The spyware problem has gotten so bad, experts said at the recent Black Hat 2006 that it is unlikely it can ever be solved on a technical level. Instead, the solution will have to come from regulators and law enforcement agencies.
"It's not technically feasible to stop spyware. You will not be able to stop this technically "This problem lives at the legal-technical boundary. We can't go around arresting people," said Dan Kaminsky, senior security researcher and founder of Doxpara Research, speaking on a spyware panel at Black Hat USA 2006 . "We need to create standards that clearly delineate legitimate code from illegitimate code where you throw people in jail."
In a number of recent surveys involving spyware, administrators have listed it as their top security concern. Trojans, keyloggers and other stealthy malicious programs have replaced mail-borne viruses and worms as the weapons of choice for attackers looking to plant their wares on thousands or millions of machines.
Antispyware vendor Webroot Software compiles quarterly statistics on the spread of spyware, and its latest figures, which are due to be published later this month, show that about 31% of PCs unknowingly contain at least one Trojan.
The U.S. Department of Justice, Federal Trade Commission and a host of industry coalitions have made stopping spyware a top priority, but their efforts have met with limited success.
Eileen Harrington, a deputy director in the FTC's Consumer Protection Bureau, said her commission is hamstrung by statutory limitations in its efforts to stop spyware distribution. She said the FTC is working to get broader authority, especially in regard to investigations that cross international boundaries.
"It sounds lame to sit up here and say there's only so much we can do, but it's true," Harrington said. "We all know saying, 'Don't do that anymore' in a civil action isn't that effective. It's very tough under the law to get financial remedies. We're pushing for new statutory authority to help us do our job internationally."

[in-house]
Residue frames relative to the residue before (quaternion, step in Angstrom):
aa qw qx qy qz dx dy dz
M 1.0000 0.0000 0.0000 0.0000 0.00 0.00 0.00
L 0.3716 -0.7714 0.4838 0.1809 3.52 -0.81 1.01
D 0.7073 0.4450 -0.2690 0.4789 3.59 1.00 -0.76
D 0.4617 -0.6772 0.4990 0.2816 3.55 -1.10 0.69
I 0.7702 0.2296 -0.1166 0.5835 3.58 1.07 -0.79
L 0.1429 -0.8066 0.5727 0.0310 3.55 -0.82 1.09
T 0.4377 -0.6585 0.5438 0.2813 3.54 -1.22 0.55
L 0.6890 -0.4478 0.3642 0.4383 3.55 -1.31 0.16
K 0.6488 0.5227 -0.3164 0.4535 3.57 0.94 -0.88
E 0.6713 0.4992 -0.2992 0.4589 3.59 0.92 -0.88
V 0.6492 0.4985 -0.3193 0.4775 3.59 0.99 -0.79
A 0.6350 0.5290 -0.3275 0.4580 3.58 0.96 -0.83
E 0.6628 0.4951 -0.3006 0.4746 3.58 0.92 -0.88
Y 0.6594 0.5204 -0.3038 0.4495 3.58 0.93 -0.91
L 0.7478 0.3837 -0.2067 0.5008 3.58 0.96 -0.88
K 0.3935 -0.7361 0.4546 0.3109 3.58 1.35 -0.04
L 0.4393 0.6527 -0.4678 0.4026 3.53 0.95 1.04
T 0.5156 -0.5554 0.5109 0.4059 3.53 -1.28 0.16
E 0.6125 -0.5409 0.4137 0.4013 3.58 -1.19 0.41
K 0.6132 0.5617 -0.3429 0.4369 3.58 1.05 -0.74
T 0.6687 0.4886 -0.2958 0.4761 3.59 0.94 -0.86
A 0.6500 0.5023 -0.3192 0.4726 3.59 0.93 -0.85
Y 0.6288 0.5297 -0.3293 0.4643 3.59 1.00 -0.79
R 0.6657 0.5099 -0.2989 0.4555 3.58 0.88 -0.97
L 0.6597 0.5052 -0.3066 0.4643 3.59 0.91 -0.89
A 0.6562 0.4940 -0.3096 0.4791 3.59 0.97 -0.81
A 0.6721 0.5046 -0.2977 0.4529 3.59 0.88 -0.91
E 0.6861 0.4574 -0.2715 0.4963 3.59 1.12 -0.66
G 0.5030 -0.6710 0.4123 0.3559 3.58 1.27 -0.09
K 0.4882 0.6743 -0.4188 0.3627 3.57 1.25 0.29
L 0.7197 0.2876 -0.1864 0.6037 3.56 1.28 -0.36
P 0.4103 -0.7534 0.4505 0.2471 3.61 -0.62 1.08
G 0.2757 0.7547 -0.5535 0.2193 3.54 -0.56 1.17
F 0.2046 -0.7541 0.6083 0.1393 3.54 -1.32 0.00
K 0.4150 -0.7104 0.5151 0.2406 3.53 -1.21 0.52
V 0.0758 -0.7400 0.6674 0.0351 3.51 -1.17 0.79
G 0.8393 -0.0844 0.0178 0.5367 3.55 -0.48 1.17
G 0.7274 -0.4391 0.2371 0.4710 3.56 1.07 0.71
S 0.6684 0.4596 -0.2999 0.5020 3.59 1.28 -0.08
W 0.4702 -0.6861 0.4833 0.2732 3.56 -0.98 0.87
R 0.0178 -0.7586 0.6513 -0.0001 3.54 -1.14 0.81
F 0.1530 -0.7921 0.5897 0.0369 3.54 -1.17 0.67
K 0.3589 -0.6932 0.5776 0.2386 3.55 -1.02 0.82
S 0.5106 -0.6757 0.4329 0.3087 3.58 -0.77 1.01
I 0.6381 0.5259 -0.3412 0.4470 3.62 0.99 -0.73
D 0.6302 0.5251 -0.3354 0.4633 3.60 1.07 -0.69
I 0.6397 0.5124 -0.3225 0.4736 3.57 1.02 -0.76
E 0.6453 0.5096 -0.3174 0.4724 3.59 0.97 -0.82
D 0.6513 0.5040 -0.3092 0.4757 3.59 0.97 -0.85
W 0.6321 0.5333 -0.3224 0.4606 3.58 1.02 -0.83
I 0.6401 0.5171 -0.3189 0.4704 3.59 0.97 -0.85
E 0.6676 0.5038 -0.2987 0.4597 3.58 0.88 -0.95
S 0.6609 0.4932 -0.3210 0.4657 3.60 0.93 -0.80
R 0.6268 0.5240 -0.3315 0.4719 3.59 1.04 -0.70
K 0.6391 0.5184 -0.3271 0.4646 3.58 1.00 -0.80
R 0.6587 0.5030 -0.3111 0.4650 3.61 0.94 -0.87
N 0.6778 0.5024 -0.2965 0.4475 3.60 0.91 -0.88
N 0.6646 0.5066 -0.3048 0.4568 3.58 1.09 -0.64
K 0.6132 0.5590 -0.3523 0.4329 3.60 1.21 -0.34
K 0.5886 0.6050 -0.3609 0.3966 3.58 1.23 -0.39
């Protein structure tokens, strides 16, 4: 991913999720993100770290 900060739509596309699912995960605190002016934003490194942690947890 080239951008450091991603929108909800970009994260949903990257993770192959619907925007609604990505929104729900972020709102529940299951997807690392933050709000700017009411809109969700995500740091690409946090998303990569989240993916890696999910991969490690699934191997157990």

Harrington also said a recent appeals court decision that set forth strict guidelines on how and when the FTC can force organisations to surrender ill-gotten money could seriously harm the commission's ability to win judgments against spyware distributors.
"The effect of the decision has been troubling to us because we'd have to name every single affiliate [in a spyware distribution network] and trace every dime," she said. "Needless to say, we don't necessarily agree with the court's decision."
She added, however, that the FTC does have a large settlement with a spyware distributor in the works that will require the company to pay back all of the money it made through spyware.
In the meantime, spyware distributors are becoming more creative and devious. Stealthy malware that hides its presence on machines and collects confidential data is now the norm, the panelists said.
"We're seeing a huge increase in the usage of rootkits and custom packing and encryption algorithms," said Gerhard Eschelbeck, CTO and senior vice president of engineering at Webroot.
Kaminsky suggested that a modified form of whitelisting could hold some promise for preventing spyware infections.
Implementing such an approach is a tough task, however. Defining good and bad programs through their behaviour is extremely difficult, given that some legitimate applications can exhibit rootkit-like behavior on occasion, and vice versa, the panelists said.
"The challenge is how you manage your whitelist," Eschelbeck said.